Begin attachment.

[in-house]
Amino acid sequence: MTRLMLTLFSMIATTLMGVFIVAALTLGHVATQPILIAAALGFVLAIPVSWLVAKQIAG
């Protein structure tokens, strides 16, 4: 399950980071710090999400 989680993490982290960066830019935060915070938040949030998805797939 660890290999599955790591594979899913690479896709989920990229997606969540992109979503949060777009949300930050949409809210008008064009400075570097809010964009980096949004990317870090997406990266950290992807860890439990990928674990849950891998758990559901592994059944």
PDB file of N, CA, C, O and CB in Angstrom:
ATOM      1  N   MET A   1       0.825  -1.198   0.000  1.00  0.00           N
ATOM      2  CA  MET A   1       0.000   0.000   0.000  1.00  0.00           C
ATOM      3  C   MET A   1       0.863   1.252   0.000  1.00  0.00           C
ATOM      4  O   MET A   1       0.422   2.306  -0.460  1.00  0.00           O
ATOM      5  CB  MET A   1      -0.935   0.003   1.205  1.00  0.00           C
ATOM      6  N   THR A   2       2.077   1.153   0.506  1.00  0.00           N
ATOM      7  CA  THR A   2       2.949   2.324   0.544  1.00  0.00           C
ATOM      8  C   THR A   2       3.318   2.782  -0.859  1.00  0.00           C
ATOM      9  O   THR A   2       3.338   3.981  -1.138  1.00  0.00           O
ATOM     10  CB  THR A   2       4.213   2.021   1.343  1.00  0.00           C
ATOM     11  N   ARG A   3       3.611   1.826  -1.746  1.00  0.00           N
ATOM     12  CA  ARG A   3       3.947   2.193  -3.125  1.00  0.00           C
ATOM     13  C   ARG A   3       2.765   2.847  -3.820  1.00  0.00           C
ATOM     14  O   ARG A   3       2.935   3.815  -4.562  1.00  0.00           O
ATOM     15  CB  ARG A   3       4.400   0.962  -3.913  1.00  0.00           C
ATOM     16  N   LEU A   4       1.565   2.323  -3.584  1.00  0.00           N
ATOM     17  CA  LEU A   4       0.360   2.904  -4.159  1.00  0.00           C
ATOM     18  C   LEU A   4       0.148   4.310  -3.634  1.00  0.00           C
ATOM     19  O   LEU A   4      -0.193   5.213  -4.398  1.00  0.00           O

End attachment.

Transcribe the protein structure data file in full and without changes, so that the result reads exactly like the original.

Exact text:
[in-house]
Amino acid sequence: MTRLMLTLFSMIATTLMGVFIVAALTLGHVATQPILIAAALGFVLAIPVSWLVAKQIAG
């Protein structure tokens, strides 16, 4: 399950980071710090999400 989680993490982290960066830019935060915070938040949030998805797939 660890290999599955790591594979899913690479896709989920990229997606969540992109979503949060777009949300930050949409809210008008064009400075570097809010964009980096949004990317870090997406990266950290992807860890439990990928674990849950891998758990559901592994059944």
PDB file of N, CA, C, O and CB in Angstrom:
ATOM      1  N   MET A   1       0.825  -1.198   0.000  1.00  0.00           N
ATOM      2  CA  MET A   1       0.000   0.000   0.000  1.00  0.00           C
ATOM      3  C   MET A   1       0.863   1.252   0.000  1.00  0.00           C
ATOM      4  O   MET A   1       0.422   2.306  -0.460  1.00  0.00           O
ATOM      5  CB  MET A   1      -0.935   0.003   1.205  1.00  0.00           C
ATOM      6  N   THR A   2       2.077   1.153   0.506  1.00  0.00           N
ATOM      7  CA  THR A   2       2.949   2.324   0.544  1.00  0.00           C
ATOM      8  C   THR A   2       3.318   2.782  -0.859  1.00  0.00           C
ATOM      9  O   THR A   2       3.338   3.981  -1.138  1.00  0.00           O
ATOM     10  CB  THR A   2       4.213   2.021   1.343  1.00  0.00           C
ATOM     11  N   ARG A   3       3.611   1.826  -1.746  1.00  0.00           N
ATOM     12  CA  ARG A   3       3.947   2.193  -3.125  1.00  0.00           C
ATOM     13  C   ARG A   3       2.765   2.847  -3.820  1.00  0.00           C
ATOM     14  O   ARG A   3       2.935   3.815  -4.562  1.00  0.00           O
ATOM     15  CB  ARG A   3       4.400   0.962  -3.913  1.00  0.00           C
ATOM     16  N   LEU A   4       1.565   2.323  -3.584  1.00  0.00           N
ATOM     17  CA  LEU A   4       0.360   2.904  -4.159  1.00  0.00           C
ATOM     18  C   LEU A   4       0.148   4.310  -3.634  1.00  0.00           C
ATOM     19  O   LEU A   4      -0.193   5.213  -4.398  1.00  0.00           O